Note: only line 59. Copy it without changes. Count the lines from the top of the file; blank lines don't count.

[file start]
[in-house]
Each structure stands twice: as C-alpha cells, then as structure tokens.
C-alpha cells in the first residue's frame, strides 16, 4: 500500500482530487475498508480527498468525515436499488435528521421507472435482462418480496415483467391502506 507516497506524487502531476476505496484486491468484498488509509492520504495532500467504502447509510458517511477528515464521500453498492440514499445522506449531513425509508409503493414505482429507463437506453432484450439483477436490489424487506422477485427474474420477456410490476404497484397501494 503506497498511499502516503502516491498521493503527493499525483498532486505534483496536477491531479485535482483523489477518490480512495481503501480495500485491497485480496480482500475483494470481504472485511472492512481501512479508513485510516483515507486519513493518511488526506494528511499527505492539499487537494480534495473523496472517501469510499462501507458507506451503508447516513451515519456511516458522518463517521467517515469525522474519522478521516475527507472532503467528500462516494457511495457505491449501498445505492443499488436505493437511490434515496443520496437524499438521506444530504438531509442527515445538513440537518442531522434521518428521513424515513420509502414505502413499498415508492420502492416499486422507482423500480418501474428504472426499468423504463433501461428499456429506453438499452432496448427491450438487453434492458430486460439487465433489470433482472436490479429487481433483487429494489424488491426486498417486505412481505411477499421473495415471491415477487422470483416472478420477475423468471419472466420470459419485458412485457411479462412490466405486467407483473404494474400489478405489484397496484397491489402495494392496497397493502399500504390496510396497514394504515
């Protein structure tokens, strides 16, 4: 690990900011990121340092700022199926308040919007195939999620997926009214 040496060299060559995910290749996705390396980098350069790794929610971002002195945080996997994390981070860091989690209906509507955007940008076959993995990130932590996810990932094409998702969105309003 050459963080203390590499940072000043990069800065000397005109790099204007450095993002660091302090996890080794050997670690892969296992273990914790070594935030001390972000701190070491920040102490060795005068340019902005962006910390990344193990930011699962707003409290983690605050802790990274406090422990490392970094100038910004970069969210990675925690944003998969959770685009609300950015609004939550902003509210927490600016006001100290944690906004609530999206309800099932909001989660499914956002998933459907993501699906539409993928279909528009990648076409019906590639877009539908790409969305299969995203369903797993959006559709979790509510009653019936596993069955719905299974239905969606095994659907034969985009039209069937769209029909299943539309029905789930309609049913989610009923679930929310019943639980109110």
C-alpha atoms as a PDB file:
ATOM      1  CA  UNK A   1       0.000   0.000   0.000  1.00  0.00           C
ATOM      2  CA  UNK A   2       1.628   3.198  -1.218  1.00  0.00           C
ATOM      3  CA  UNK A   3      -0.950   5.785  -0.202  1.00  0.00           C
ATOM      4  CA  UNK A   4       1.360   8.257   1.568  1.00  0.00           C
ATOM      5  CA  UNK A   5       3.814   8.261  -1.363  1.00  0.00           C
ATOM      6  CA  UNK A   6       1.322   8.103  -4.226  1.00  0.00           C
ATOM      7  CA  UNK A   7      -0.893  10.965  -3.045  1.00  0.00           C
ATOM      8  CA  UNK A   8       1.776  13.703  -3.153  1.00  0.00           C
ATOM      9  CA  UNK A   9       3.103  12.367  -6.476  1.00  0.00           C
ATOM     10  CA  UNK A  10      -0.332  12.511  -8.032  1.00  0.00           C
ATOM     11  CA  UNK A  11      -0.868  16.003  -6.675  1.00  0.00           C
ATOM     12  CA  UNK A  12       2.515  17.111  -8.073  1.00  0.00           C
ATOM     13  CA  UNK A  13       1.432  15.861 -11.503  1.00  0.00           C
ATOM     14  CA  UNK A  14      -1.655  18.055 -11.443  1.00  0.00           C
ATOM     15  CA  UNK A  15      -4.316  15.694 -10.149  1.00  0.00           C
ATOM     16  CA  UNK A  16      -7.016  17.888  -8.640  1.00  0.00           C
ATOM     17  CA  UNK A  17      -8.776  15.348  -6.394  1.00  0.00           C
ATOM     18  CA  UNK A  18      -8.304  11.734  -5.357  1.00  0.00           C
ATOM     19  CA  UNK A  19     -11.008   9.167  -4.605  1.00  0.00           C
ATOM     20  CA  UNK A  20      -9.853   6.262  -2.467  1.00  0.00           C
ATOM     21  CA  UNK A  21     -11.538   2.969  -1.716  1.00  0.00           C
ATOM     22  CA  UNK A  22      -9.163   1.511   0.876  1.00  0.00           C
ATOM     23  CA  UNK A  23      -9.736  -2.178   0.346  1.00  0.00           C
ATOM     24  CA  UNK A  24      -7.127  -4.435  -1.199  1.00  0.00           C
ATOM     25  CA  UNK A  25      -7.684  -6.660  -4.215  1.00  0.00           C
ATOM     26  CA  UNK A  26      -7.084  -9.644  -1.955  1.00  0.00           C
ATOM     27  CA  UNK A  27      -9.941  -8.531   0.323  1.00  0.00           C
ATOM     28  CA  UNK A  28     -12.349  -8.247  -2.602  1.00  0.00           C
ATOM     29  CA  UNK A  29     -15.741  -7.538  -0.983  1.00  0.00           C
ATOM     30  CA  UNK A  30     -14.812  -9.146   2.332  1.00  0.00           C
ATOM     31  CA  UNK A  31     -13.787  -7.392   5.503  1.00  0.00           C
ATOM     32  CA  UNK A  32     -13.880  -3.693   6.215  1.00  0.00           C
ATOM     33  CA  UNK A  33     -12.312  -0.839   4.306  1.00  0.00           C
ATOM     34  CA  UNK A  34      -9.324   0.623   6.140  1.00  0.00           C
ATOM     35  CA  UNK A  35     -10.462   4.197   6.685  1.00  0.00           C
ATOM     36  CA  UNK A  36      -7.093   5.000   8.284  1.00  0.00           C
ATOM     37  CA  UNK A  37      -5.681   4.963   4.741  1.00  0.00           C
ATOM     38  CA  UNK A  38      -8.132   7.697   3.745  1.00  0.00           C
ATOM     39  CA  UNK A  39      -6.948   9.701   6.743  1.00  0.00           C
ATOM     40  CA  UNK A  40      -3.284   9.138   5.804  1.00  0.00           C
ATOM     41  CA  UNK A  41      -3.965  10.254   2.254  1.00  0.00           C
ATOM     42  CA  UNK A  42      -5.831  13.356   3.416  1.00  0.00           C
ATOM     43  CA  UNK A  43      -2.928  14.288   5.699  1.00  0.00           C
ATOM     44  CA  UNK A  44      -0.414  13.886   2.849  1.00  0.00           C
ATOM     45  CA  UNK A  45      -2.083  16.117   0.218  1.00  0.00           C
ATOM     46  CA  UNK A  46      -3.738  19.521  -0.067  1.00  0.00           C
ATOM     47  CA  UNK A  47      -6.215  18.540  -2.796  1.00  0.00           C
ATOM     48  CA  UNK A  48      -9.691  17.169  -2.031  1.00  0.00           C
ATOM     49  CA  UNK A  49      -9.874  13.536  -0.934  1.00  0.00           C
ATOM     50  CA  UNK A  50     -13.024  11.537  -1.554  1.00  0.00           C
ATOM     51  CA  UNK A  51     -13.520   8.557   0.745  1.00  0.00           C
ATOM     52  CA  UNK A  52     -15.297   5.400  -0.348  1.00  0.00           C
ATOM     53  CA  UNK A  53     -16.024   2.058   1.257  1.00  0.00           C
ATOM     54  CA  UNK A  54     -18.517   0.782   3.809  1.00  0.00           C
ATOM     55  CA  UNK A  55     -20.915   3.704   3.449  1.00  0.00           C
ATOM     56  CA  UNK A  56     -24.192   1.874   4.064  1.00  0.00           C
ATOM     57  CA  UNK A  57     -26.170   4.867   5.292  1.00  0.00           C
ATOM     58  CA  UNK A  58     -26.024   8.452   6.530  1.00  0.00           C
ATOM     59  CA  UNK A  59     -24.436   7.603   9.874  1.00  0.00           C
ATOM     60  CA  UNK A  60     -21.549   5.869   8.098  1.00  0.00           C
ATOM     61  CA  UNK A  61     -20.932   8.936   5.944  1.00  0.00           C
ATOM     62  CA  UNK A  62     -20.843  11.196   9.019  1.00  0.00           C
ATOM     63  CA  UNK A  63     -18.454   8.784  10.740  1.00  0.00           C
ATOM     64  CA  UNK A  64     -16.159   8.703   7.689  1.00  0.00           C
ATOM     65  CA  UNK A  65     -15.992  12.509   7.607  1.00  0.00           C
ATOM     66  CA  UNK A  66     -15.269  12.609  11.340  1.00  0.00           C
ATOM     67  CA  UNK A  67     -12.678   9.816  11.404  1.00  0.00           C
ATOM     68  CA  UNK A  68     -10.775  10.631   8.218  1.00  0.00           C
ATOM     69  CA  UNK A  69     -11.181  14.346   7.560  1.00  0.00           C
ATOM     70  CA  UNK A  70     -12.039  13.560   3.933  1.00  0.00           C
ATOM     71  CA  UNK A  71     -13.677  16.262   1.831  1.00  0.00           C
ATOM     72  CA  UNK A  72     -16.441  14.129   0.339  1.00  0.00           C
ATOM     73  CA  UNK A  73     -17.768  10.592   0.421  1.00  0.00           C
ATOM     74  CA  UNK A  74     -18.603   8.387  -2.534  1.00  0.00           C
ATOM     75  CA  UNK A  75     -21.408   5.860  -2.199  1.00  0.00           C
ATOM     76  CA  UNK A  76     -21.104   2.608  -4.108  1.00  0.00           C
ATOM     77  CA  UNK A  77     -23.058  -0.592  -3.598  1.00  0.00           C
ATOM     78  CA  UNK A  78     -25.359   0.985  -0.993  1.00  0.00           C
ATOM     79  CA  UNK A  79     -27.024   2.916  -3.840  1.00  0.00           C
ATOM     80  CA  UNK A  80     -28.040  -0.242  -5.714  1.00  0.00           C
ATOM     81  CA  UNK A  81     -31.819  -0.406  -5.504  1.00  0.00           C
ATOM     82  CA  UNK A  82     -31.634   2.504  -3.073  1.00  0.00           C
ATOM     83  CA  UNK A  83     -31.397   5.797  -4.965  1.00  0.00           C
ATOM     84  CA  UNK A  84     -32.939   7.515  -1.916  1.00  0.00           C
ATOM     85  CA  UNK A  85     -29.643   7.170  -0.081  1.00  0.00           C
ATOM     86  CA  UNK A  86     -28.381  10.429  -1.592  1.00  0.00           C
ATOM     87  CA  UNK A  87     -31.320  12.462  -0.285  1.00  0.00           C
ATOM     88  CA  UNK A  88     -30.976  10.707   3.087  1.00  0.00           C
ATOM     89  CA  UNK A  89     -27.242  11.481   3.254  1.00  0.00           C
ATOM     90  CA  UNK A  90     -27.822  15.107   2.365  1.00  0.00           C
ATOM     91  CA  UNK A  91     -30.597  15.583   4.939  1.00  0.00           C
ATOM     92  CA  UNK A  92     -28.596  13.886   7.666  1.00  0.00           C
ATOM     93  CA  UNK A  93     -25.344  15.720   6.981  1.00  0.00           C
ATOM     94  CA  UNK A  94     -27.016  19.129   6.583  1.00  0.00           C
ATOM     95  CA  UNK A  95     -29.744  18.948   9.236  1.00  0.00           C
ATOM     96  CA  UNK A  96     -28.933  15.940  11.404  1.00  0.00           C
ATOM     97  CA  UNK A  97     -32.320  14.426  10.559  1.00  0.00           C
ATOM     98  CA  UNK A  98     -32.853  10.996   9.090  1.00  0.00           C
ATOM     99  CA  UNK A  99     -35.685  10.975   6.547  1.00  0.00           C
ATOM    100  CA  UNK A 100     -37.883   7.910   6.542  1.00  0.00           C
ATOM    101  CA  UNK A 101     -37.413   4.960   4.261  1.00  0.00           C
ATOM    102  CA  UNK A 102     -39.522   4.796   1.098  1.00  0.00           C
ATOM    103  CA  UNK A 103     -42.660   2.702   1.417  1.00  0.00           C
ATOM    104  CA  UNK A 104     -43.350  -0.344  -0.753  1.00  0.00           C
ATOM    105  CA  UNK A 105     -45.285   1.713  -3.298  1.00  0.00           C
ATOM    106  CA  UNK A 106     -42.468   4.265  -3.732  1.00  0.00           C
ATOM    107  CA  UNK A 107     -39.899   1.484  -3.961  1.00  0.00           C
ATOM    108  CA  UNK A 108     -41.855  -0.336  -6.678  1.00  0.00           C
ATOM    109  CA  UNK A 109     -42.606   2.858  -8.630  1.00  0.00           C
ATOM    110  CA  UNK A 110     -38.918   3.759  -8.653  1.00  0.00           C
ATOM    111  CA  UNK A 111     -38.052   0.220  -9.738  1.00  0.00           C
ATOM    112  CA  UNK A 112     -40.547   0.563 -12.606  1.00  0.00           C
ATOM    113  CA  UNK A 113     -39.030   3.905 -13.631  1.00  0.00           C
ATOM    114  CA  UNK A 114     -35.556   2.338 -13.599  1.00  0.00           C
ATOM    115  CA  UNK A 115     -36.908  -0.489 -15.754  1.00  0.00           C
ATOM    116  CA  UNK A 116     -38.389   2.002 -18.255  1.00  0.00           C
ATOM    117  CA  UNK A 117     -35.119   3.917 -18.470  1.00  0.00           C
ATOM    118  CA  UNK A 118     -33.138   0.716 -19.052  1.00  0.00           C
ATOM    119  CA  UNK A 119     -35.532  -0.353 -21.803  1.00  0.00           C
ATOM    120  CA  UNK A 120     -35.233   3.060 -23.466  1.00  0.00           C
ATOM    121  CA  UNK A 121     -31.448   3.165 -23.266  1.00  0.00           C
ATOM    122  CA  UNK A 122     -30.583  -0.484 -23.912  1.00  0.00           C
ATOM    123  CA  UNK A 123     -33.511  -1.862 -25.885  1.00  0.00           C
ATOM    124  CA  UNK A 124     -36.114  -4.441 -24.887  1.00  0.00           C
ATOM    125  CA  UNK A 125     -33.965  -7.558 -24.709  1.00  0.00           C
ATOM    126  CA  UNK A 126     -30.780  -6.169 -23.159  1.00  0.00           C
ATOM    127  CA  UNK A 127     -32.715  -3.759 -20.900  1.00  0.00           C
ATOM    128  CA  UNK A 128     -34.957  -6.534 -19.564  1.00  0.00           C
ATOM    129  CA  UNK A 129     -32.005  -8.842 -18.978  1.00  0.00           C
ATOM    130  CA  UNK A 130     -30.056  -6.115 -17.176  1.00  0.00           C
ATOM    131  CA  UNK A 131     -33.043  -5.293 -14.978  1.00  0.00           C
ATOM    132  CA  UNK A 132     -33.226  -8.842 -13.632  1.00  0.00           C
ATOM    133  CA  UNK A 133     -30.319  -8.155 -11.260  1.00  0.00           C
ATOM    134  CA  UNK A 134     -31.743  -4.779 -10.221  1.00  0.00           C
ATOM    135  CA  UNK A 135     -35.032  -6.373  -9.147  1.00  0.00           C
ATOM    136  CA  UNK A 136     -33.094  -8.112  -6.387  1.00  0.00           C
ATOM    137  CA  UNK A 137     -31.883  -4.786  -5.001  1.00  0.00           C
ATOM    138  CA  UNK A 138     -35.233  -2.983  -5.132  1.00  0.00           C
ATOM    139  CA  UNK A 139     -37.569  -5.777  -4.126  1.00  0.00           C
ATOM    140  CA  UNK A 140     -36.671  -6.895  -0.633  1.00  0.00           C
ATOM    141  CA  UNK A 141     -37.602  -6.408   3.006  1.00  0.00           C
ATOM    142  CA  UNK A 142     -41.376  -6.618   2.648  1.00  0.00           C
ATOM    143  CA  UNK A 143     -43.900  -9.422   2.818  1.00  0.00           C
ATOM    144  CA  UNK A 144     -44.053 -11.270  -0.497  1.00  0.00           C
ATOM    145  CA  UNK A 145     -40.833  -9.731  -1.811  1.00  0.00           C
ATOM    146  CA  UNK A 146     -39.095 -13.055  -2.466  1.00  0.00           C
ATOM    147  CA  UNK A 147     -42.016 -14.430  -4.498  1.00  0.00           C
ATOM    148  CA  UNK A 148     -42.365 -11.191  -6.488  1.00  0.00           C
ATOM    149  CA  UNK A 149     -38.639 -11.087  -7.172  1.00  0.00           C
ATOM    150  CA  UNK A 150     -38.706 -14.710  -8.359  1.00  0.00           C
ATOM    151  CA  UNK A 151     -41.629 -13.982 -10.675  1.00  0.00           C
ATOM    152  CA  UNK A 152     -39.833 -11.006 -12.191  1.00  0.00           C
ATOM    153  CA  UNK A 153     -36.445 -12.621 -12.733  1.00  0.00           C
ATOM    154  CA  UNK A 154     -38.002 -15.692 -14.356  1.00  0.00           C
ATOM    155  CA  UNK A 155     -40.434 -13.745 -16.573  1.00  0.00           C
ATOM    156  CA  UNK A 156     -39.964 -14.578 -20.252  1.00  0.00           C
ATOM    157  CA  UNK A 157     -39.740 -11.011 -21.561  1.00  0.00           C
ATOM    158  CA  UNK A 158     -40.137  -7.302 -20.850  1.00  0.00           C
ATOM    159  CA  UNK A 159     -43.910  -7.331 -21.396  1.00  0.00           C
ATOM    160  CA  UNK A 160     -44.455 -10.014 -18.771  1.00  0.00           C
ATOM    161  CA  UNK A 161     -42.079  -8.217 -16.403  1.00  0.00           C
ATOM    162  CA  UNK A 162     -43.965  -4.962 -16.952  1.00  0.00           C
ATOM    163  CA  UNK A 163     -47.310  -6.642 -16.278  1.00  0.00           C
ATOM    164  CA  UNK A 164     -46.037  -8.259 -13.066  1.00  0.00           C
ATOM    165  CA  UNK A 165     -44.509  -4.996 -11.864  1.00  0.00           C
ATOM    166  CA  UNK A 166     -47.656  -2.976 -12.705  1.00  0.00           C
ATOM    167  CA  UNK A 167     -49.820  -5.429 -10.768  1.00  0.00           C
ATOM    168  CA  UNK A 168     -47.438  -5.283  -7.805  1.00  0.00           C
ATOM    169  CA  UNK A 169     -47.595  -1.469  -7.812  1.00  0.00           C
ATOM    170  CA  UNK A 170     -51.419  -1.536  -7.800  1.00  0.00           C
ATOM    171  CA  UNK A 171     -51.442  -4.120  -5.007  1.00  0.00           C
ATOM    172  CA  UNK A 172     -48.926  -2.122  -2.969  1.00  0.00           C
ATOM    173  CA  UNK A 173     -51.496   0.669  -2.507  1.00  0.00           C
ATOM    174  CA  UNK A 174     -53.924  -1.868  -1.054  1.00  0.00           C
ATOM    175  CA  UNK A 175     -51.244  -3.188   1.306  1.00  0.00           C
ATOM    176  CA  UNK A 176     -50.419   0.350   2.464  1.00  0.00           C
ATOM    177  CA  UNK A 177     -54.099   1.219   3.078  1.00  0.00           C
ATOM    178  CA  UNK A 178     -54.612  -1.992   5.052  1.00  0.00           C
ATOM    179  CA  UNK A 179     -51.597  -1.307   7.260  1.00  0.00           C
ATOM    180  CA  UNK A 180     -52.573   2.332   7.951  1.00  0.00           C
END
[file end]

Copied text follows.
ATOM     54  CA  UNK A  54     -18.517   0.782   3.809  1.00  0.00           C